This is an original, gripping tale about murder, truth and deception. The characters are forced to face up to, and question their reality when a young girl is found dead on the small-town island of Great Rock.
I enjoyed the multiple perspectives as these added extra dimensions to the story. I liked how all the characters who were given voices were women, though I didn’t often agree with their actions and choices! But then that was kind of original, too – to see women not just as ones who need to be saved, but also giving in to temptation and deception and causing issues for themselves.
This wasn’t as fast paced as my usual thriller read, but still a gripping read with some good twists overall.
This was an engaging, motivating and easy to follow book that aims to encourage the reader to make positive changes in their life and emerge a more responsible, empathetic and well rounded individual.
There were many key things I enjoyed about this book. I loved the use of the quotes, as I found them insightful and inspiring, and really made me think and reflect on my own personal choices and mindset.
I loved how I was easily able to link the writing to my past experiences, namely my treatment on “Acceptance and Commitment Therapy” which helped me to come out of some very dark moments. I could see the truth then, in what she said about how accepting responsibility and taking ownership would result in empowerment.
I also think she made some very important points about the role of family and the use of language within the family setting/home. She gave some interesting examples of how we can change our language and actions in order to re-shape our personal family culture.
This was very different to my usual read but I have thoroughly enjoyed reading it and taking the time to reflect on how much I limit myself through my language, thoughts and actions.
A great eye opening book that is easy to follow and read for anyone looking to grow and develop their consciousness and self reflection skills!
As the cover suggests, this book was absolutely beautiful and heart breaking. Beth is a single mum to complex, anxious, clingy Dylan. She is trying her best to keep things “normal” and safe for him, but she is struggling emotionally, financially and socially…
Can the solution suggested by the Department for Children and Families help her and Dylan get some more balance in their life?
The characters in this one are raw, their flawed but they’re also believable, honest and in many ways, likeable too. Beth’s realisation that her parenting style is influenced, or even, damaged by her past is one that resonates with me after reading about the psychology of parenting.
She feels mum guilt, and is struggling to juggle everything, but she is really trying. It was good to see her grow and come to terms with her issues.
There are many gripping, dramatic plot points that make this a real page turner. There is the occasional cliff hanger ending to a chapter, which is one of my favourite features of a book!
This has been a great read and I have really enjoyed it, though I have felt my heart twisting in my chest while seeing some of the heart breaking moments unfold!
My favourite quote comes at the end, and demonstrates Beth’s growth and wisdom:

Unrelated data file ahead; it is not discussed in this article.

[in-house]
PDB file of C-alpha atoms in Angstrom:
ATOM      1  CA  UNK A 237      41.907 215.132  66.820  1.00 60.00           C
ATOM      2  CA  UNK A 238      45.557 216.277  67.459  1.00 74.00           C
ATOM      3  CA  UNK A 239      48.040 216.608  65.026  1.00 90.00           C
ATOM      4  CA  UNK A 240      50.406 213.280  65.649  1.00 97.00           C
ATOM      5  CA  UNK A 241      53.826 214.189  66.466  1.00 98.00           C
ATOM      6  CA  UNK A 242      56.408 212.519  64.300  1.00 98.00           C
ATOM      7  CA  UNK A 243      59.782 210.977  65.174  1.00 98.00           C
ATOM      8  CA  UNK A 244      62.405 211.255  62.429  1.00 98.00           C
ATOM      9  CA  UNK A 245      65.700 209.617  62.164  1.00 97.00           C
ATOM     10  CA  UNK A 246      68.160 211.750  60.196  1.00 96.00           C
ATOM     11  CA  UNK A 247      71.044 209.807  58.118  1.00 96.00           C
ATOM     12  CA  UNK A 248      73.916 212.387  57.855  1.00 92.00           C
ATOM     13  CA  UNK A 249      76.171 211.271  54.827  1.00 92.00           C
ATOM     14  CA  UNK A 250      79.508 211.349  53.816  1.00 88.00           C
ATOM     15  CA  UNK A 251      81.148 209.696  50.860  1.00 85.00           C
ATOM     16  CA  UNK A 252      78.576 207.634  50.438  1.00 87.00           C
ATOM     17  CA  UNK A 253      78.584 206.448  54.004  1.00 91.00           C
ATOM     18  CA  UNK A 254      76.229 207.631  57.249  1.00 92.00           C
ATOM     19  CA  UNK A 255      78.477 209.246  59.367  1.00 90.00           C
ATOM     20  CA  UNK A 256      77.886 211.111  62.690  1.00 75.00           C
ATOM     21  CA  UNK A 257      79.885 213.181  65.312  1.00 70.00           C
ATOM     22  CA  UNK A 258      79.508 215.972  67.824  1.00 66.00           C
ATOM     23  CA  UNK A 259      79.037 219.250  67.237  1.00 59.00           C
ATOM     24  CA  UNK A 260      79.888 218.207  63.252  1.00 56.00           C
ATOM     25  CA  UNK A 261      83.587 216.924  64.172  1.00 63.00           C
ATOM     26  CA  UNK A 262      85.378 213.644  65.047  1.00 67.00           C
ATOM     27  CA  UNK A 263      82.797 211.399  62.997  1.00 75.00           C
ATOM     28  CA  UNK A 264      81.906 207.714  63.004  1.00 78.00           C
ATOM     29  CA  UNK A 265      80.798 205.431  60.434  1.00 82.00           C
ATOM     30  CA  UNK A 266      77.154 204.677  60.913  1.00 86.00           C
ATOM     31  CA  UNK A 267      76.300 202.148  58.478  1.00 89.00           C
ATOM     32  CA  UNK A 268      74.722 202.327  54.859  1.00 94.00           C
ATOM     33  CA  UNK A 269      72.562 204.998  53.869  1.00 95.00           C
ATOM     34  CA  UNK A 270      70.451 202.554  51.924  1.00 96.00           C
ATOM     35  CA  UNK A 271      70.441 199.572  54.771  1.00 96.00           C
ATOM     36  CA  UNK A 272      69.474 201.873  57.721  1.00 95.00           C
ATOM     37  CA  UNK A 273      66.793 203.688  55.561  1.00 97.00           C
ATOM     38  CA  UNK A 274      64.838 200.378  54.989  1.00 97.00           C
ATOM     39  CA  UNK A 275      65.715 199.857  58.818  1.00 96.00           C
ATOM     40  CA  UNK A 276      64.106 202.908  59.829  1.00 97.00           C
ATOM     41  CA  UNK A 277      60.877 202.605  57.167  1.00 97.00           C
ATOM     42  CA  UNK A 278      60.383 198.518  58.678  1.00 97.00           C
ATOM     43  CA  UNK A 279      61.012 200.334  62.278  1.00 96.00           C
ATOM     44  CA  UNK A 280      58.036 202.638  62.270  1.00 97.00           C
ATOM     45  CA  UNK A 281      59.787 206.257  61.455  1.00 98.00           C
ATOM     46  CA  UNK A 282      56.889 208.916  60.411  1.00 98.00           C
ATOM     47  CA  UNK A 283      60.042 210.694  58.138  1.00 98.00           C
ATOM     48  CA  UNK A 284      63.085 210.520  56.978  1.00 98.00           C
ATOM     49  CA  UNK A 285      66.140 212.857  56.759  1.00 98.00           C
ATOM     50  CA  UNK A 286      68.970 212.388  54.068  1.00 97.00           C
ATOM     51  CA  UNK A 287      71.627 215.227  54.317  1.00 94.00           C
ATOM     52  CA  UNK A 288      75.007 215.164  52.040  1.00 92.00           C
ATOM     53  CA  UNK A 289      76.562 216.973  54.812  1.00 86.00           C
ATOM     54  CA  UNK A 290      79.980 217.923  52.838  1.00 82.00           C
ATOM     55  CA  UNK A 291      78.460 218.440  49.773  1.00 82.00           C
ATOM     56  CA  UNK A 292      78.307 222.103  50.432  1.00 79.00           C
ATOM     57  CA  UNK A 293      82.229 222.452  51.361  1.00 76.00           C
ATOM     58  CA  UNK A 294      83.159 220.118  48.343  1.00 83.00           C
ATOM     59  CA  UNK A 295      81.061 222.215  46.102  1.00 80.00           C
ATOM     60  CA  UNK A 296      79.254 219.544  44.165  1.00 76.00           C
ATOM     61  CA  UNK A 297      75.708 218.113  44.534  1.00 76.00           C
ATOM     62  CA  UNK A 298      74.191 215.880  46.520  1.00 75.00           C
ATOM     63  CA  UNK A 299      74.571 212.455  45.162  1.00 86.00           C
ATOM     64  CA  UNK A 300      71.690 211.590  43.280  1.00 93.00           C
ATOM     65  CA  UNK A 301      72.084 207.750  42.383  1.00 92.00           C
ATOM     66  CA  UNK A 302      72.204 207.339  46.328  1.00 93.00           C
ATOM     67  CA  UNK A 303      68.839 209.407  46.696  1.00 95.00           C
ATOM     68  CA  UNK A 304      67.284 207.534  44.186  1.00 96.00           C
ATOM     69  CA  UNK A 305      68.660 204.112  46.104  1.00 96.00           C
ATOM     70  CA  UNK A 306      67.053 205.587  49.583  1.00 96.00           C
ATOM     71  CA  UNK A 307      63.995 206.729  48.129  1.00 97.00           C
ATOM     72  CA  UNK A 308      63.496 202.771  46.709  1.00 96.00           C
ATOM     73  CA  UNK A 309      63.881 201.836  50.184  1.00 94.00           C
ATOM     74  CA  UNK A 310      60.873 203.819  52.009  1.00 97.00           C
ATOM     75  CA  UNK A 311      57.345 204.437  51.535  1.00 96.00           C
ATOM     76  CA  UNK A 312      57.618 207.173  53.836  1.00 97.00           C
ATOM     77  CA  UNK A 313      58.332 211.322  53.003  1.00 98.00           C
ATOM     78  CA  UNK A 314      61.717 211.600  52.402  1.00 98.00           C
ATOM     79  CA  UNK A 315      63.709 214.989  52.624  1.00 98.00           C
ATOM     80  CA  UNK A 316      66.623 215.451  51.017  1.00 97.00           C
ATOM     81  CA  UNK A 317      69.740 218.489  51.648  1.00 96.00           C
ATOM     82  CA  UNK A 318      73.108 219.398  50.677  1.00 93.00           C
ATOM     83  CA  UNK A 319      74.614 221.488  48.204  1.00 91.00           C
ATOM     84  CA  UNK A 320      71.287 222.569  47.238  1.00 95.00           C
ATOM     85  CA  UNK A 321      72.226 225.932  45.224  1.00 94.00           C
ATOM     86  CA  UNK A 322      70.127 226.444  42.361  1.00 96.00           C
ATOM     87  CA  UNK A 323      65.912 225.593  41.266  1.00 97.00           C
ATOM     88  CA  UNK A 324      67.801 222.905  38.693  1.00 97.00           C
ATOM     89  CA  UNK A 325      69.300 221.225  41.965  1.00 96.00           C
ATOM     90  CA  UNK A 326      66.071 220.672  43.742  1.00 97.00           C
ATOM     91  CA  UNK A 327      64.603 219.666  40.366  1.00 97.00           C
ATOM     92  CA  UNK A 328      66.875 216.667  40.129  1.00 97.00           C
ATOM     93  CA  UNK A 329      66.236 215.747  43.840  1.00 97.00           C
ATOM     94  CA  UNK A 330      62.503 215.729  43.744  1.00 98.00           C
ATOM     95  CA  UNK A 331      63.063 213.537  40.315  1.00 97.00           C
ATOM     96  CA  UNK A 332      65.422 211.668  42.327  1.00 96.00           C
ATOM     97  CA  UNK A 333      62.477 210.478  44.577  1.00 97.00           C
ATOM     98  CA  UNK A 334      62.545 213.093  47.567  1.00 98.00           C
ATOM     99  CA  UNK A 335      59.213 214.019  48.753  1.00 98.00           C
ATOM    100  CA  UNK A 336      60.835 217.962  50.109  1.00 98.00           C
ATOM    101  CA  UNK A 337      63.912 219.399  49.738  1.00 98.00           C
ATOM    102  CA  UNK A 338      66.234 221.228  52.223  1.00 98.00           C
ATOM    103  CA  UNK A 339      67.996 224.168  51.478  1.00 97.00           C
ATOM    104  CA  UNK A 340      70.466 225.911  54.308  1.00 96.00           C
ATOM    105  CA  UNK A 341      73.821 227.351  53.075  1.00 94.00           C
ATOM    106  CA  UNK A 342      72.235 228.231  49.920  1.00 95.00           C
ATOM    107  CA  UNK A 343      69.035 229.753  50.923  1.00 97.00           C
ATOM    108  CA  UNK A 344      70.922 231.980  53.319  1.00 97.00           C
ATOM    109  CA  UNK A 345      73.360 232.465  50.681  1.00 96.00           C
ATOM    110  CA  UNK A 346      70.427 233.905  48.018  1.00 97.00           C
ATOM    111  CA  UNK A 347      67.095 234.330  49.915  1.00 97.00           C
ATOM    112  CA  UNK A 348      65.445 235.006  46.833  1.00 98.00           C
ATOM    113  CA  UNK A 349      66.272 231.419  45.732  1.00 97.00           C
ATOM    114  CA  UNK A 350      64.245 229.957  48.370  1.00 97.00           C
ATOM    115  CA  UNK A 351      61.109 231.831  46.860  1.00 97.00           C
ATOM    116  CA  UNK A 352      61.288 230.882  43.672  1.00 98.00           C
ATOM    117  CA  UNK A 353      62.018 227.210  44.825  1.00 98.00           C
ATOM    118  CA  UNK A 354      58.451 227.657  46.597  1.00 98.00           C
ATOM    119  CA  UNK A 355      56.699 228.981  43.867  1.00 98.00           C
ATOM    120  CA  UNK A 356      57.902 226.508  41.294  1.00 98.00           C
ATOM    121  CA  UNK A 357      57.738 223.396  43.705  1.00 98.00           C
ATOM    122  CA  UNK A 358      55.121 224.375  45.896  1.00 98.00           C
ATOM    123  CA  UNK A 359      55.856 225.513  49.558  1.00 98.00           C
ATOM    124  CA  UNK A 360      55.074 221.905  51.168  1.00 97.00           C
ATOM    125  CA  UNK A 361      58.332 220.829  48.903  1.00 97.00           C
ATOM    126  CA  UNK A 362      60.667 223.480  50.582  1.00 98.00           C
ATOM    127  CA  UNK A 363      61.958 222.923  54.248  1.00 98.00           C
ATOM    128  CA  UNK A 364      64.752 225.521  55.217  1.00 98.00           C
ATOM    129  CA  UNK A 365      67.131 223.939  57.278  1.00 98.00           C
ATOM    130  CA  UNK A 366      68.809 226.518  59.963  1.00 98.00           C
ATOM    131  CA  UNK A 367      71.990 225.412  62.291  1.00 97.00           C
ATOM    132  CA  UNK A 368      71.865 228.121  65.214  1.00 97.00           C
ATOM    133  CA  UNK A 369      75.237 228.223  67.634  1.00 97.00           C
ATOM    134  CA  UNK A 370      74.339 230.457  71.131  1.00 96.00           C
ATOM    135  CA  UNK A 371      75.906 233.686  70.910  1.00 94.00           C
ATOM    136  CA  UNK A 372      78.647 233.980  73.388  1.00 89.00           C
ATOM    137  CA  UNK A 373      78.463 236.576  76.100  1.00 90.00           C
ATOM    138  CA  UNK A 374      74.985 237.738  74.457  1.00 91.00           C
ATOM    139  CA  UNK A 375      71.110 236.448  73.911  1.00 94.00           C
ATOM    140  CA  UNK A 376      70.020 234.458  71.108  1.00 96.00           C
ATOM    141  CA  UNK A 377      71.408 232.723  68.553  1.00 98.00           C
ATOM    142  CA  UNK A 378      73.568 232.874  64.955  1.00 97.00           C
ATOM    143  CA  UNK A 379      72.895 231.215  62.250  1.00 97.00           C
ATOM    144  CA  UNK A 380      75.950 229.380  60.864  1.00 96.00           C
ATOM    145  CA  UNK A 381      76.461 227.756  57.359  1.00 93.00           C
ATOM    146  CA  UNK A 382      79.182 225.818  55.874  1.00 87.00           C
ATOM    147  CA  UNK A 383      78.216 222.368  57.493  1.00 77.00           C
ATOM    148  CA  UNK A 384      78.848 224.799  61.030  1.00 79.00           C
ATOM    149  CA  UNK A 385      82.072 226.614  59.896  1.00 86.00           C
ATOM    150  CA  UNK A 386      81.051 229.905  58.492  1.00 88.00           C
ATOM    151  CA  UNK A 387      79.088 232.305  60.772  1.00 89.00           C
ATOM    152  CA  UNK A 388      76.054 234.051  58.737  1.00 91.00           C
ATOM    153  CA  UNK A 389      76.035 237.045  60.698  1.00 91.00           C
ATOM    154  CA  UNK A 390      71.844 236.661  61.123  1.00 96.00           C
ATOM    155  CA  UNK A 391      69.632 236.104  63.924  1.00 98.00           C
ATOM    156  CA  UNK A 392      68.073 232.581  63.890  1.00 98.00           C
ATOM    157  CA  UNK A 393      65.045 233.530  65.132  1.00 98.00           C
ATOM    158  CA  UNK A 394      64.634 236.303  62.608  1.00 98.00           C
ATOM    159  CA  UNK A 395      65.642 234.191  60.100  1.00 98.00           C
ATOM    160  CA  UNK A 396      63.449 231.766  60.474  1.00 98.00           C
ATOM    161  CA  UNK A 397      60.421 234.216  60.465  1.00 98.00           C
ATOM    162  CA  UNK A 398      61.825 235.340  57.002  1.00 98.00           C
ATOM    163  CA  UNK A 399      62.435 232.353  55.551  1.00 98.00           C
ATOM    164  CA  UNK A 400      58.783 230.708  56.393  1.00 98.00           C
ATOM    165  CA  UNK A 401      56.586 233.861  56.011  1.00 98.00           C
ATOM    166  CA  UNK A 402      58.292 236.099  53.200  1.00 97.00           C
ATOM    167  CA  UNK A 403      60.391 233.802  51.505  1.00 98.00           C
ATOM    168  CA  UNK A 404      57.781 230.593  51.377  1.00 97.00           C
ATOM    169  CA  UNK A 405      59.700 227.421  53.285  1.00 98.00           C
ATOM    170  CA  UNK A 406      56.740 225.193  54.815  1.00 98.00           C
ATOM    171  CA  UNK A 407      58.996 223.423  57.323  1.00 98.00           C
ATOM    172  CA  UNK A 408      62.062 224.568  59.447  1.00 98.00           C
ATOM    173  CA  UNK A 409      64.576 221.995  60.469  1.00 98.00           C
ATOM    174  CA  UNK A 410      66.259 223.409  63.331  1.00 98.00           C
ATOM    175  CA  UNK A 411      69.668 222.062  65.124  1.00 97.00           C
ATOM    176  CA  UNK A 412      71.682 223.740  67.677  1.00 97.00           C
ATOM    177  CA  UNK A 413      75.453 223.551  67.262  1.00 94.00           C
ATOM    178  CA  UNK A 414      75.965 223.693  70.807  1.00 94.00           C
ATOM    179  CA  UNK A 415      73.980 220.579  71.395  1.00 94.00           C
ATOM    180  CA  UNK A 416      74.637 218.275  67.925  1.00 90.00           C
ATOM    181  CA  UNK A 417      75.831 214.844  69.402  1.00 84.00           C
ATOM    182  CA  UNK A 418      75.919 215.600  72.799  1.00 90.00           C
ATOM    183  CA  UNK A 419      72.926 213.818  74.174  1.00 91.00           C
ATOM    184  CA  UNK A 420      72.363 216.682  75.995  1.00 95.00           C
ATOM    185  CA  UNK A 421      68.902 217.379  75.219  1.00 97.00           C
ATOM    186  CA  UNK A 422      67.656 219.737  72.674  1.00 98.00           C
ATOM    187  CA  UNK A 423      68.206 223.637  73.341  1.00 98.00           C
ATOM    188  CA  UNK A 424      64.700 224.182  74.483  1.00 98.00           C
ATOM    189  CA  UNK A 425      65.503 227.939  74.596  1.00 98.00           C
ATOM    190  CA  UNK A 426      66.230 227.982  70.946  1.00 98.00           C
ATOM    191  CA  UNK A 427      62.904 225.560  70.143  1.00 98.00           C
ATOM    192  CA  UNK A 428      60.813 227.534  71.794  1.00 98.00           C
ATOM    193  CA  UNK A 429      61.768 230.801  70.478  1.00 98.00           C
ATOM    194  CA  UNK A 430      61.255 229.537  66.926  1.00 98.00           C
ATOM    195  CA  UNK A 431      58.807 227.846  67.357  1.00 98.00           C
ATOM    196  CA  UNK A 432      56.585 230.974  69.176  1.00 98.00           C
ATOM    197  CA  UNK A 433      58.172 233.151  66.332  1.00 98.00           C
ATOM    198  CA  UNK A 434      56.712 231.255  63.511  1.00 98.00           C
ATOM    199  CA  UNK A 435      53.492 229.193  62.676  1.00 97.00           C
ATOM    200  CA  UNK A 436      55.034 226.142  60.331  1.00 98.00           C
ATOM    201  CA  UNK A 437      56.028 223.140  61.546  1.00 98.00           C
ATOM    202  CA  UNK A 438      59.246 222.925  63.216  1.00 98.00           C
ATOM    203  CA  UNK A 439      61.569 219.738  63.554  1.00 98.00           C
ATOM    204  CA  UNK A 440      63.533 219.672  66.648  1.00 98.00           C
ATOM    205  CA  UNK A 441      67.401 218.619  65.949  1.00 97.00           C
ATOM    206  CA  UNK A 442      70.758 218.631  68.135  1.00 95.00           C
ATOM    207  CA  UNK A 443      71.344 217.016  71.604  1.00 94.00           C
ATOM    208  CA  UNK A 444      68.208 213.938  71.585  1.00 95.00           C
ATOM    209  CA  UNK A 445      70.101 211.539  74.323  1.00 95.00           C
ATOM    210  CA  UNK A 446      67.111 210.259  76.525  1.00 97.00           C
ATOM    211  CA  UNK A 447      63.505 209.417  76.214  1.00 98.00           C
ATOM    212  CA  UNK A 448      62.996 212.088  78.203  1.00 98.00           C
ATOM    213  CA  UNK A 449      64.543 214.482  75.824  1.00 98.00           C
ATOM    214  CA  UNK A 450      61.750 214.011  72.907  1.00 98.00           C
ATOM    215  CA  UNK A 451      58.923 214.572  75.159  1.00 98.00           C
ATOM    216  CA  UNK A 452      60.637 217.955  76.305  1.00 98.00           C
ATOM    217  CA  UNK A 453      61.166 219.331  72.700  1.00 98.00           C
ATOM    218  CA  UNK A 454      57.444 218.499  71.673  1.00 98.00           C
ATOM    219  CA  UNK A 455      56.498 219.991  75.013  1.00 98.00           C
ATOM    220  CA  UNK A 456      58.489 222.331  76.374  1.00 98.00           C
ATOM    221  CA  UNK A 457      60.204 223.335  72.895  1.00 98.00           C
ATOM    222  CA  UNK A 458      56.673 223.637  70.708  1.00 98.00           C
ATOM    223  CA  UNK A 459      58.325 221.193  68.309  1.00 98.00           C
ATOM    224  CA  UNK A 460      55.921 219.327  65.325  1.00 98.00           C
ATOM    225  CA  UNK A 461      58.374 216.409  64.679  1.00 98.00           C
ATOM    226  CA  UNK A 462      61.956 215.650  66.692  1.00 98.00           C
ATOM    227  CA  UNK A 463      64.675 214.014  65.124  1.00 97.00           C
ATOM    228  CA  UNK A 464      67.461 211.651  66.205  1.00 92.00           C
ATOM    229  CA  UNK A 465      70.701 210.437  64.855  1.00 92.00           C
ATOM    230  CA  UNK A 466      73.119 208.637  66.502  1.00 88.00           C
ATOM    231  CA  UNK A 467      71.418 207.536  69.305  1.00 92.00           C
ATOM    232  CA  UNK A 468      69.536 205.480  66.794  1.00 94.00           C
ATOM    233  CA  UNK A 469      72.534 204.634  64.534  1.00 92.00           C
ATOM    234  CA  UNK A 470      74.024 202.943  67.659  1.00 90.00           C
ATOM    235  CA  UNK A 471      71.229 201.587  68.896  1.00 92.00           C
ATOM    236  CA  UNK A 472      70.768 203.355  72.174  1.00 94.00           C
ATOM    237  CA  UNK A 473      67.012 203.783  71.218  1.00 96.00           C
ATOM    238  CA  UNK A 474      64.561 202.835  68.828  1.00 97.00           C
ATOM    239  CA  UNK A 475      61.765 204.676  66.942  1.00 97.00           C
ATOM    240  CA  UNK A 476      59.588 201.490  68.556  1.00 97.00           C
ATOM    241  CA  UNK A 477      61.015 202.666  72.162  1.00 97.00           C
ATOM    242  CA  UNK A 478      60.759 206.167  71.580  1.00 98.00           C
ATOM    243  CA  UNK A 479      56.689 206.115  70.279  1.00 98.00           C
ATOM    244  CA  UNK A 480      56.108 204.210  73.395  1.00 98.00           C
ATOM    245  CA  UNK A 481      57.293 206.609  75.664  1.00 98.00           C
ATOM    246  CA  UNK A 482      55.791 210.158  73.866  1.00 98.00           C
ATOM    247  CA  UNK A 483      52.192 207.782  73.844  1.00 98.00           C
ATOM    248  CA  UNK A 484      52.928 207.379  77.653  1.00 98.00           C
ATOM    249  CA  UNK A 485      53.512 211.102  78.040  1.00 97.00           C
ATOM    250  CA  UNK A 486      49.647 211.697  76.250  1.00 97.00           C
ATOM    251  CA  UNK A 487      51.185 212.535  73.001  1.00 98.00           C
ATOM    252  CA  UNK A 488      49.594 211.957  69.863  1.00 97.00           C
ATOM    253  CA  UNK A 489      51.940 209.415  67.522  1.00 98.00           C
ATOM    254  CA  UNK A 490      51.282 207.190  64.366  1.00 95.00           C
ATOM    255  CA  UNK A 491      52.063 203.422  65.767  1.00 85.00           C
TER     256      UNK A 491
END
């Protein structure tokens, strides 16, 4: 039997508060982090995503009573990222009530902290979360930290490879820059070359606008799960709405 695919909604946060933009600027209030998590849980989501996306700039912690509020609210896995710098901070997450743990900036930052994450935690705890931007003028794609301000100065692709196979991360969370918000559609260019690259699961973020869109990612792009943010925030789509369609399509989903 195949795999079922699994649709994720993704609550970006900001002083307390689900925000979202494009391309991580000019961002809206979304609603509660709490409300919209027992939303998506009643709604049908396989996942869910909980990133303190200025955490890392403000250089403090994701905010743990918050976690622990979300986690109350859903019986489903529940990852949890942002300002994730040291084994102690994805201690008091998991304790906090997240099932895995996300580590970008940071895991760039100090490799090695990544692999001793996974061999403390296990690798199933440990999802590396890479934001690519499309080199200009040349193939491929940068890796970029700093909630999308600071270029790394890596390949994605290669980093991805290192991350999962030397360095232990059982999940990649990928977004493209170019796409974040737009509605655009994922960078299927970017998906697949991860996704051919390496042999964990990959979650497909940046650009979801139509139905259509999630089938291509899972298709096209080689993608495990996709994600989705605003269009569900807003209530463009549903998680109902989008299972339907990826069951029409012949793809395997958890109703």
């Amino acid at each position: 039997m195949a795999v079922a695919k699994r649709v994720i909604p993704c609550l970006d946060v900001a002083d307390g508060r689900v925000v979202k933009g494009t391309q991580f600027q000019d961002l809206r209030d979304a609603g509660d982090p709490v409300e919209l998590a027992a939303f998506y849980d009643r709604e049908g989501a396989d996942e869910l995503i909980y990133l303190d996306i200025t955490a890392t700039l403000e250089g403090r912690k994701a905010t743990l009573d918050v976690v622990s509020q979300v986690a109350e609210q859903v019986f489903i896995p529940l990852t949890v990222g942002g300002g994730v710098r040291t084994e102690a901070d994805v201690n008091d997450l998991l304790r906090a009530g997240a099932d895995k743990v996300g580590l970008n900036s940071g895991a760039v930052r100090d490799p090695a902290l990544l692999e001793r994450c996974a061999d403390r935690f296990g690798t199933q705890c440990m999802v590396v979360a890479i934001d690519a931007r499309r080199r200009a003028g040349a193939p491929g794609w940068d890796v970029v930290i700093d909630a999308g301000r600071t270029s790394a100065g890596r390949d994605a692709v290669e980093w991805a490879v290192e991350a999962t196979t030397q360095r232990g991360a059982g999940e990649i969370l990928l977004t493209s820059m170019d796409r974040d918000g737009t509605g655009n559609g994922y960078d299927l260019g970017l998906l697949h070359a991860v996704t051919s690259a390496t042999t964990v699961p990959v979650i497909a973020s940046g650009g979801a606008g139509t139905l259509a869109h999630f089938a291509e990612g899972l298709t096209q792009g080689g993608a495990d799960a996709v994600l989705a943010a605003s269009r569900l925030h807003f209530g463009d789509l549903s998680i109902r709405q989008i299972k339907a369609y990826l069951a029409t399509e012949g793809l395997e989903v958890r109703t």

“No matter how charmed someone’s life looks on the outside, on the inside everyone is messy and uncertain and afraid. Everyone needs help. Everyone holds possibility.”
I am very excited to be involved in this media trailer reveal for this gorgeous looking book! I hope you enjoy 😁
Everything is Beautiful
Sometimes it’s impossible to part with the things we love the most…
When Amy Ashton’s world came crashing down eleven years ago, she started a collection. Just a little collection, just a few keepsakes of happier times: some honeysuckle to remind herself of the boy she loved, a chipped china bird, an old terracotta pot . . . Things that others might throw away, but to Amy, represent a life that could have been.
Now her house is overflowing with the objects she loves – soon there’ll be no room for Amy at all. But when a family move in next door, a chance discovery unearths a mystery long buried, and Amy’s carefully curated life begins to unravel. If she can find the courage to face her past, might the future she thought she’d lost still be hers for the taking?
Perfect for fans of Eleanor Oliphant and The Keeper of Lost Things, this exquisitely told, uplifting novel shows us that however hopeless things might feel, beauty can be found in the most unexpected of places.
Eleanor Ray has an MA in English Literature from Edinburgh University and works in marketing. She lives in London with her husband and two young children. Eleanor was inspired to write Everything is Beautiful by the objects her toddler collects and treasures – twigs, empty water bottles and wilting daisies. She is currently working on her next novel.
I was drawn to this book by the cover, which has so much symbolism and intrigue, I just had to know what happened! I have also heard a lot about Sue Watson, but never read her books, and I cannot believe it’s taken me THIS long to discover this queen of psychological thriller.
Hannah is on the hunt for love. So is Alex. Their relationship seems too perfect. They are too similar. They are both career driven, ambitious, clever, and if the author’s descriptions are anything to go by – well matched in the looks department too. Are they a match made in heaven or is it all too good to be true?
Sue Watson creates a good mix of characters here, there are those who are presented as “normal” and those who appear creepy, crazy, maybe even dangerous…
I have loved following the narrative of this one and seeing the author’s complete skill and control over the plot, as she slowly but surely reveals the darker sides to the story.
The dialogue and drama keep this one fast paced, though you do feel like the details cannot be revealed quick enough as you’re hooked into Hannah’s story from the beginning!
I also feel like the ending could be used in the novel writing encyclopedia, under the heading: killer twists! I’ve read a lot of psychological fiction in my time and don’t think I’ve ever come across such a good twist at the end. Plus a cliffhanger! Oooh!
This is definitely a five star read and one of my top reads in this genre this year. I am definitely going to add more books by this author to my wishlist!